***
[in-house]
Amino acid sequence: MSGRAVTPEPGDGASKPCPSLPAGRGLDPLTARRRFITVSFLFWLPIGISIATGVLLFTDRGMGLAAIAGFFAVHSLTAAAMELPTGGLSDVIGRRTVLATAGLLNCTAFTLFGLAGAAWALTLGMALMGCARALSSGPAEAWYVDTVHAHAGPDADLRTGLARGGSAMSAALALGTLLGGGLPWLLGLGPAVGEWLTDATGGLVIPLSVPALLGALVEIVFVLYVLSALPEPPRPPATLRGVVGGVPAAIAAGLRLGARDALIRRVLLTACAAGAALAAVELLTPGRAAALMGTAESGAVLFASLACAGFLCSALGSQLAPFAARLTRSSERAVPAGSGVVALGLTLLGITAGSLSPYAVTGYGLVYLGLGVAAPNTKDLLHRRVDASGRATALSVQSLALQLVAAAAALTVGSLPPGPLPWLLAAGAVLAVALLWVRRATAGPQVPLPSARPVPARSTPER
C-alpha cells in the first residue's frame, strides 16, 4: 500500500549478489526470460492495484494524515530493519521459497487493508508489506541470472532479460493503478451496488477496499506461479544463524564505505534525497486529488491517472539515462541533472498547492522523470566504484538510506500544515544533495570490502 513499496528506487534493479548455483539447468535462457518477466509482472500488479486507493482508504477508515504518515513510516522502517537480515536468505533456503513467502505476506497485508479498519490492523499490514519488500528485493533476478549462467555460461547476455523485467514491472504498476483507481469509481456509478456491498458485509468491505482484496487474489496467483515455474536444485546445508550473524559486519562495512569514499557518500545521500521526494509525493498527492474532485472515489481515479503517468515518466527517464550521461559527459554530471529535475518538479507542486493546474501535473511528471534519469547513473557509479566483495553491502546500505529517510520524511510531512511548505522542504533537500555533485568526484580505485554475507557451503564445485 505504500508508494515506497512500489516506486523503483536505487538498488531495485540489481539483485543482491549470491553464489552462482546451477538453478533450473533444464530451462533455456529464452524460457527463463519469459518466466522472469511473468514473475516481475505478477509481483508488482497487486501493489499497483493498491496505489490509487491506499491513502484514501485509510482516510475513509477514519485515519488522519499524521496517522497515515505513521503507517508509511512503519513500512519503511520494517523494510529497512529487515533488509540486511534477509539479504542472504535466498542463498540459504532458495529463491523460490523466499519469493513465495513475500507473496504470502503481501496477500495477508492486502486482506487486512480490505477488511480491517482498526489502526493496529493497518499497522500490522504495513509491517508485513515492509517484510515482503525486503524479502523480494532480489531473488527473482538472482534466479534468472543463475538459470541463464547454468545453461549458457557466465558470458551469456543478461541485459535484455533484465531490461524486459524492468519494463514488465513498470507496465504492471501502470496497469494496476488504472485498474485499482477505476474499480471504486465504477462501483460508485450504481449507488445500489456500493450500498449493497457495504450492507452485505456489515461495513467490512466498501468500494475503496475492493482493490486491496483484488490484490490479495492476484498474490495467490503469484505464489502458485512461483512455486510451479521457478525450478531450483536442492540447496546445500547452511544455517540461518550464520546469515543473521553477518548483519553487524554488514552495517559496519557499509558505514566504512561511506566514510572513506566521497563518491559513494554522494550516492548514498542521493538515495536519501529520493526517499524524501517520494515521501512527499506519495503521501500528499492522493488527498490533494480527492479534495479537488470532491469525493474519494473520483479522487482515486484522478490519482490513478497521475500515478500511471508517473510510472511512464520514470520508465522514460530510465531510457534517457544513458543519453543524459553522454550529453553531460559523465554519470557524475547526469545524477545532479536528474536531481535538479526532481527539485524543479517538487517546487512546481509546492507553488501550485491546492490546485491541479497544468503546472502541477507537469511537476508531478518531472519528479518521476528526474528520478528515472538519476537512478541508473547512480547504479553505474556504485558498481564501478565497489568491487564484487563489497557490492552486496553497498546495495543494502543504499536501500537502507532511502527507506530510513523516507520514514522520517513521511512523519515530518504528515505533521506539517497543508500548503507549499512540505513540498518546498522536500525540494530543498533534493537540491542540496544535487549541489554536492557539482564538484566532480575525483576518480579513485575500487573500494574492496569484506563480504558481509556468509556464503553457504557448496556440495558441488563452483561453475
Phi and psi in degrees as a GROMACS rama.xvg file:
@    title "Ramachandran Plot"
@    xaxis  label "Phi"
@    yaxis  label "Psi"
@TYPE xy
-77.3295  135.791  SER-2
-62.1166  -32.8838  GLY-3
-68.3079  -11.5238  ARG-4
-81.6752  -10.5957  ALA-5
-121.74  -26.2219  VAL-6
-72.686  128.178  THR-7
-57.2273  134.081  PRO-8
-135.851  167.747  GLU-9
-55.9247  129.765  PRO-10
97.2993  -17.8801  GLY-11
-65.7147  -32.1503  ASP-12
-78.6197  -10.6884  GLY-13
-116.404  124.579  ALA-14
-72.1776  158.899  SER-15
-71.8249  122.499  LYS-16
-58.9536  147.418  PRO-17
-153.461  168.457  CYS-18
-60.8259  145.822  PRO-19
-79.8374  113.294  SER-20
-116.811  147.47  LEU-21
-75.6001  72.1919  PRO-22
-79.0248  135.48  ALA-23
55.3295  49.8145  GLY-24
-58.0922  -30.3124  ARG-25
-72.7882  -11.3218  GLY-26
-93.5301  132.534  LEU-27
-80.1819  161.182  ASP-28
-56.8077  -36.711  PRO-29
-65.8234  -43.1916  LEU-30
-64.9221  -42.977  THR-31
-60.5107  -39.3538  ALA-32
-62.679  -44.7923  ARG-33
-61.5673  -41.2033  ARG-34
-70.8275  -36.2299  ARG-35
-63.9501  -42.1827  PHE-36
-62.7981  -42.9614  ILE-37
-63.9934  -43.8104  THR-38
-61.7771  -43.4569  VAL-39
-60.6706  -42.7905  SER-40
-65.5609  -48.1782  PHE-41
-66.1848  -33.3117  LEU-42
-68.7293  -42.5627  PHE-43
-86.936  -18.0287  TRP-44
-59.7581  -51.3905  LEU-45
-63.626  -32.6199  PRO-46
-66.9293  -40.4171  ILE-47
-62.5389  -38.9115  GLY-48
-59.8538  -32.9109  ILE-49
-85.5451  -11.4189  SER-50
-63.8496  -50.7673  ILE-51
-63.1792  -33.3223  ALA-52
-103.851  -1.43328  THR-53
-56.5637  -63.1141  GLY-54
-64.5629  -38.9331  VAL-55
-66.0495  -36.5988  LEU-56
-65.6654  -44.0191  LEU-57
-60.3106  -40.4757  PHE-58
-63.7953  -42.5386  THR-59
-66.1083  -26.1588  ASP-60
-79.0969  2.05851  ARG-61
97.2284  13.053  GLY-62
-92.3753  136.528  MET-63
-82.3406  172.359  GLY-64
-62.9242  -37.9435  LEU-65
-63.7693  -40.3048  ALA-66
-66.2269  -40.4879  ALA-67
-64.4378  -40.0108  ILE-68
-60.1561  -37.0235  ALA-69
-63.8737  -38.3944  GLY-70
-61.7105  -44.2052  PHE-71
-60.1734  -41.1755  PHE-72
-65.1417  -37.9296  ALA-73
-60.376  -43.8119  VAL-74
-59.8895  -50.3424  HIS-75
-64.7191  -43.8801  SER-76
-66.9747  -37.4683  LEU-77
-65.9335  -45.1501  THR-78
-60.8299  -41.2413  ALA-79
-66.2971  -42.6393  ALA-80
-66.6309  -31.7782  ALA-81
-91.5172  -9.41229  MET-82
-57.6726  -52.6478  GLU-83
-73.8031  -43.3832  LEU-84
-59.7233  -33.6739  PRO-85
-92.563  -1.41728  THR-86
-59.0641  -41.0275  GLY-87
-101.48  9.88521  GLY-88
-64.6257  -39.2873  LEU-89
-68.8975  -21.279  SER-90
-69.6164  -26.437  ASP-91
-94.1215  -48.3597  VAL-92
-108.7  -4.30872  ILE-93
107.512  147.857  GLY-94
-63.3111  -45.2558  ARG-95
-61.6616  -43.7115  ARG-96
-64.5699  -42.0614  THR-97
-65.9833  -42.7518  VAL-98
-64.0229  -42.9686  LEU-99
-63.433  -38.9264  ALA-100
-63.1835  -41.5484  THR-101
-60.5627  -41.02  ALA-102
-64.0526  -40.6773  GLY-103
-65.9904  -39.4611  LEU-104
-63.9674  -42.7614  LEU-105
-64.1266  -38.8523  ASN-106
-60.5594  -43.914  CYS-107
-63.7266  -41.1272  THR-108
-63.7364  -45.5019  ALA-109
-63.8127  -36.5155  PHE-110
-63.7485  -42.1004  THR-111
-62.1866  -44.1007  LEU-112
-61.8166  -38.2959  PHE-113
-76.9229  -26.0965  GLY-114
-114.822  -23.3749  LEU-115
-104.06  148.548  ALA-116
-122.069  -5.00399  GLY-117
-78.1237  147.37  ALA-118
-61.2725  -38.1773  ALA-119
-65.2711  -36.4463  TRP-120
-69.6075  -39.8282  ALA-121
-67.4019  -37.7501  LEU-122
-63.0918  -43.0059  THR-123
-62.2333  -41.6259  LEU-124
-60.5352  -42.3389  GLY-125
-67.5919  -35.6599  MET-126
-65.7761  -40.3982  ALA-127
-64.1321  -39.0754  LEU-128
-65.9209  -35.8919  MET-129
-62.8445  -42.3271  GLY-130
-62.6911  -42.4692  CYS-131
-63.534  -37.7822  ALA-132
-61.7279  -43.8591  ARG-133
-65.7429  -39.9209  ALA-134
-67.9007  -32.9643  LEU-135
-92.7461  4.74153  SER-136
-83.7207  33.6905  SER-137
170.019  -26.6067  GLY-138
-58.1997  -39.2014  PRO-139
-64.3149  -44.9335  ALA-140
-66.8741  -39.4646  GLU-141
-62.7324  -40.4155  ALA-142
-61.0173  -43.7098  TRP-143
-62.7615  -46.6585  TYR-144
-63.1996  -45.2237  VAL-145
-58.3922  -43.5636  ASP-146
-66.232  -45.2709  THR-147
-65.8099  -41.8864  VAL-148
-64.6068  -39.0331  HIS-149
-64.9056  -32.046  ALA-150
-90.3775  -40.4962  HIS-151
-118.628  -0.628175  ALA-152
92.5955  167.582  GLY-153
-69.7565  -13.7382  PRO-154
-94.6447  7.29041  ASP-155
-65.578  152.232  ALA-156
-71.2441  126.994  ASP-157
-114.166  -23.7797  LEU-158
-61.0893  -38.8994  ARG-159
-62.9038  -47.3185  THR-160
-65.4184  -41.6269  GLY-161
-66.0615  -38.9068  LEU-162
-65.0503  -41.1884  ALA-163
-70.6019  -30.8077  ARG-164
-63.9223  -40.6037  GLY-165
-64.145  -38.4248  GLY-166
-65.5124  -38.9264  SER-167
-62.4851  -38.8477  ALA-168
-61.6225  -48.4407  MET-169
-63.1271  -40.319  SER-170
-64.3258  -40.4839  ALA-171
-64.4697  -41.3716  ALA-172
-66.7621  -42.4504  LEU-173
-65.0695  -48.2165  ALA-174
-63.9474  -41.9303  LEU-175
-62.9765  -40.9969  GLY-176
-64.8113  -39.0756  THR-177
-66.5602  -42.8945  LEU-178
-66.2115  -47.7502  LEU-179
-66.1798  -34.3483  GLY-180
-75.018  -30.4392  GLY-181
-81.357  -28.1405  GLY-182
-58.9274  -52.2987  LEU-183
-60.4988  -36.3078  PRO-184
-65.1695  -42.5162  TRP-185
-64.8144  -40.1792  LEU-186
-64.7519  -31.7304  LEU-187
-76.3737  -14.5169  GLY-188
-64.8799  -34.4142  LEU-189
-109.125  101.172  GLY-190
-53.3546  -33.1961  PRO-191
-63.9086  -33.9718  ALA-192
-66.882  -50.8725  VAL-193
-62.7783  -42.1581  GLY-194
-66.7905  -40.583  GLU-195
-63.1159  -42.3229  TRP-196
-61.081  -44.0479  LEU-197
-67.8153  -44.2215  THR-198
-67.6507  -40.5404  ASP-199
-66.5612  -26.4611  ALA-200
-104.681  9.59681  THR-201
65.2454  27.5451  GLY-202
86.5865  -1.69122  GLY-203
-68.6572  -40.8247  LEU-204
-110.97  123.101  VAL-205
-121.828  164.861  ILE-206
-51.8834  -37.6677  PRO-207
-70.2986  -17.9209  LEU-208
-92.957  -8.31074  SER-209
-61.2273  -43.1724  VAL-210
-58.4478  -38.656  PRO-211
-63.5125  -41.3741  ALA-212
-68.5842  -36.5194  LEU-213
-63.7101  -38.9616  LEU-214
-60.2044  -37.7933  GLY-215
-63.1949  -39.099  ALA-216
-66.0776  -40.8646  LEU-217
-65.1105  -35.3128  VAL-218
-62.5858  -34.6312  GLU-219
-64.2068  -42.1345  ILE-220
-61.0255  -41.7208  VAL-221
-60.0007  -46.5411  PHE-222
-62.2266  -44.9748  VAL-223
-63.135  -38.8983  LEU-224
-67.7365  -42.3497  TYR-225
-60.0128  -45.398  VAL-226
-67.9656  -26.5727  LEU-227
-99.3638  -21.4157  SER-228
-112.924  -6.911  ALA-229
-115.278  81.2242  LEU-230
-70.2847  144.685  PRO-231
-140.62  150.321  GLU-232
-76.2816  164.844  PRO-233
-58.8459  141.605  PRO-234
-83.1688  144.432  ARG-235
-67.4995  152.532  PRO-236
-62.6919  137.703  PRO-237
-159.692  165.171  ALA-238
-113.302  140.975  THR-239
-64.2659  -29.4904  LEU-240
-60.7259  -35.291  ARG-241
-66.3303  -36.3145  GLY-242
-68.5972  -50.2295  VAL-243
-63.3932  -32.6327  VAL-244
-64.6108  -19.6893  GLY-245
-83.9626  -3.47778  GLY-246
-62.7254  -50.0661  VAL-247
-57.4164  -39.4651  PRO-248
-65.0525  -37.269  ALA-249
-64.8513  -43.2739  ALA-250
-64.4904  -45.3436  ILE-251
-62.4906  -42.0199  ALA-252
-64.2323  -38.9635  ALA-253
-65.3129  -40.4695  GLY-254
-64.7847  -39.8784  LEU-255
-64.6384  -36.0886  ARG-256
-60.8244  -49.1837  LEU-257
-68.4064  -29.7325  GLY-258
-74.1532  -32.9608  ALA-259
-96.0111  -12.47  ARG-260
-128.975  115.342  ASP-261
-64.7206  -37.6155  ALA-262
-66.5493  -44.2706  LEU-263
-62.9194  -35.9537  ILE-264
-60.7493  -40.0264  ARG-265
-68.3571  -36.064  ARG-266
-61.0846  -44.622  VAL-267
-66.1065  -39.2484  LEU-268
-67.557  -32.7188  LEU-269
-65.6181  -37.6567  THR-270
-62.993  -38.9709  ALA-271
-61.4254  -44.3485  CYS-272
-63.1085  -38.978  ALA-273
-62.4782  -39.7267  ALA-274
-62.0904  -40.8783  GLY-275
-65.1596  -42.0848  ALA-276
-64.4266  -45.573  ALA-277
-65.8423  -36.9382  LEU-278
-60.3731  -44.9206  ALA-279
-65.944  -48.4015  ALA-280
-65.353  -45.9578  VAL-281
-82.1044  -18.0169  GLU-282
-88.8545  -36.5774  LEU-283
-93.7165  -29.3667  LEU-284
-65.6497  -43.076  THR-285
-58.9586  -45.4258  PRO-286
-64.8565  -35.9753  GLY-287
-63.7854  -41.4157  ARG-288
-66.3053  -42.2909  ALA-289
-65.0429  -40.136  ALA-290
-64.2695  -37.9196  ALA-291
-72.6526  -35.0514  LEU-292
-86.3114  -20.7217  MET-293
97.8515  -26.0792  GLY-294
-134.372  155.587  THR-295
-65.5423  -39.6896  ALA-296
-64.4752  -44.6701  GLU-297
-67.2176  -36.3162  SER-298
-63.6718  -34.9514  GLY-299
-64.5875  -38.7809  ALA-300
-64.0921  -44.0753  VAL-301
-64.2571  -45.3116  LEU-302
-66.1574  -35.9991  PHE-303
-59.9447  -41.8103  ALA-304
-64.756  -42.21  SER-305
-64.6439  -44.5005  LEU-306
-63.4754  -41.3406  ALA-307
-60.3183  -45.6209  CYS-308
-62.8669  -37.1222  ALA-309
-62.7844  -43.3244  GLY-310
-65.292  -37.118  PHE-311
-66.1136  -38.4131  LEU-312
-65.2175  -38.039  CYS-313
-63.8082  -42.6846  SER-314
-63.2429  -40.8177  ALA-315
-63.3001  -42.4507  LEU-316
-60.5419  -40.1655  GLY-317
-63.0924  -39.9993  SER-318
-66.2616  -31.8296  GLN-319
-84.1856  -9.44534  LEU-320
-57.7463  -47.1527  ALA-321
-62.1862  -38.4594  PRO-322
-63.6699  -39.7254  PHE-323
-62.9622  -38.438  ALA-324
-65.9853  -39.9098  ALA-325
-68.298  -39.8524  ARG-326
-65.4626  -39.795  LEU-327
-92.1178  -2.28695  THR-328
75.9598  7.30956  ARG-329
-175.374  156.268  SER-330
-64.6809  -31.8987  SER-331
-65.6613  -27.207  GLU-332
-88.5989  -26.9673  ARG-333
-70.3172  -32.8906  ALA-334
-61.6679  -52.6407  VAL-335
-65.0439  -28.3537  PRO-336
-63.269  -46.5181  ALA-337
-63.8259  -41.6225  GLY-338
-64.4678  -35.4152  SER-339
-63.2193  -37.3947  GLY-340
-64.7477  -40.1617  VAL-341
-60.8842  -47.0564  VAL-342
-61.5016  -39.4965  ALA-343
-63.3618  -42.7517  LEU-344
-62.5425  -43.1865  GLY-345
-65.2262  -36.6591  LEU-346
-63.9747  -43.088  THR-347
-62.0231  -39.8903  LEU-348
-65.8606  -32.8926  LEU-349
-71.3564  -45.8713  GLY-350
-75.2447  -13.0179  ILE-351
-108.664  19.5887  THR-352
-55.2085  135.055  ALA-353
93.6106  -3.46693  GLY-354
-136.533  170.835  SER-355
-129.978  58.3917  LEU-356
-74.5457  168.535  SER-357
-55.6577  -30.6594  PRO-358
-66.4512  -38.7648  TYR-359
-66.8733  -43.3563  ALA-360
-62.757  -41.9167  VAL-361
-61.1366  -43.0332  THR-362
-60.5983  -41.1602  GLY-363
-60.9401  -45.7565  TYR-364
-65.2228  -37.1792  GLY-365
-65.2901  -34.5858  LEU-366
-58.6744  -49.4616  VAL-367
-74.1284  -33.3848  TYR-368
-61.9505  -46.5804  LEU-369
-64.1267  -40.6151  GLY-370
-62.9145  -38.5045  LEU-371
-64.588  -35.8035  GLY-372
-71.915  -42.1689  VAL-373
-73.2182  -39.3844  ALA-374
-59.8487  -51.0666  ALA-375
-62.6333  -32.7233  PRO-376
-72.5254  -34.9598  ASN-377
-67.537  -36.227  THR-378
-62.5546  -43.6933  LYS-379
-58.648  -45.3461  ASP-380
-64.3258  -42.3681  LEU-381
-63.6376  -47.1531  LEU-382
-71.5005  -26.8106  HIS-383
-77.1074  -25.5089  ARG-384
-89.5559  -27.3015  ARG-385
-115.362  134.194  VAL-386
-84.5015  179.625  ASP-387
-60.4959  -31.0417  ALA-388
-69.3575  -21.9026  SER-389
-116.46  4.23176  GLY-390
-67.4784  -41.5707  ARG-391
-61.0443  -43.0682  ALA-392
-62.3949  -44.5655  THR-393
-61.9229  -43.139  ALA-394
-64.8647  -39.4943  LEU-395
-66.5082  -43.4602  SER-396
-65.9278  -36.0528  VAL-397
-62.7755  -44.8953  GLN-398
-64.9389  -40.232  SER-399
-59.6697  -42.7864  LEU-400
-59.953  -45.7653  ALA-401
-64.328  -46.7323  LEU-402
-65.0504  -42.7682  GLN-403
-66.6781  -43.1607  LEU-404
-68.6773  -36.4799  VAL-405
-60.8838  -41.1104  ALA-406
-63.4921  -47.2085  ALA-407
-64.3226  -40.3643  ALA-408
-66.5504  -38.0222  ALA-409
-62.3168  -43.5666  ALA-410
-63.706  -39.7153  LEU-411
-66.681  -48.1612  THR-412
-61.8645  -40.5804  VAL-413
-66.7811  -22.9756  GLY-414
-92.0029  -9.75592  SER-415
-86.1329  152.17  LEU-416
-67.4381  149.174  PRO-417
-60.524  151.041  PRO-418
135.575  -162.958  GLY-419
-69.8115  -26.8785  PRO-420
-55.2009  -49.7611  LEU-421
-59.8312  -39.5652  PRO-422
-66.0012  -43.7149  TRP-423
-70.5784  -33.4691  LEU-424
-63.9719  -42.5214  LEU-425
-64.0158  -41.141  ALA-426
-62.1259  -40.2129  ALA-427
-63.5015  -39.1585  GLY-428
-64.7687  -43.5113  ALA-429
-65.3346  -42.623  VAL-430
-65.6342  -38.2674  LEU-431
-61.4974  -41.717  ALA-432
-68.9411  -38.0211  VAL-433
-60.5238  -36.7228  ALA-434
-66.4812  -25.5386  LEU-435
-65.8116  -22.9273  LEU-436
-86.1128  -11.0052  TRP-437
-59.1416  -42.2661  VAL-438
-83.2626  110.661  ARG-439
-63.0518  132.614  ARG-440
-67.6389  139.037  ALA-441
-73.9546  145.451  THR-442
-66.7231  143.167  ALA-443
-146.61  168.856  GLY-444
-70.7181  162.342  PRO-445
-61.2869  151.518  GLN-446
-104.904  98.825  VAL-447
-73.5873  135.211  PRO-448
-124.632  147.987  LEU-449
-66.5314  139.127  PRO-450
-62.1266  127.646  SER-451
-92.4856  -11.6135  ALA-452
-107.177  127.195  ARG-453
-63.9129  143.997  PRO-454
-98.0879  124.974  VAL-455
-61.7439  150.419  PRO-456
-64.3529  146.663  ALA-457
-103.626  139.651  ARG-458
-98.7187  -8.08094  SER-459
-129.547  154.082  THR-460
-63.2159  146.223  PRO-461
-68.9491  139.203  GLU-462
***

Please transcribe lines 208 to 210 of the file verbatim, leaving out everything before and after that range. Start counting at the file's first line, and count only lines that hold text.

-104.681  9.59681  THR-201
65.2454  27.5451  GLY-202
86.5865  -1.69122  GLY-203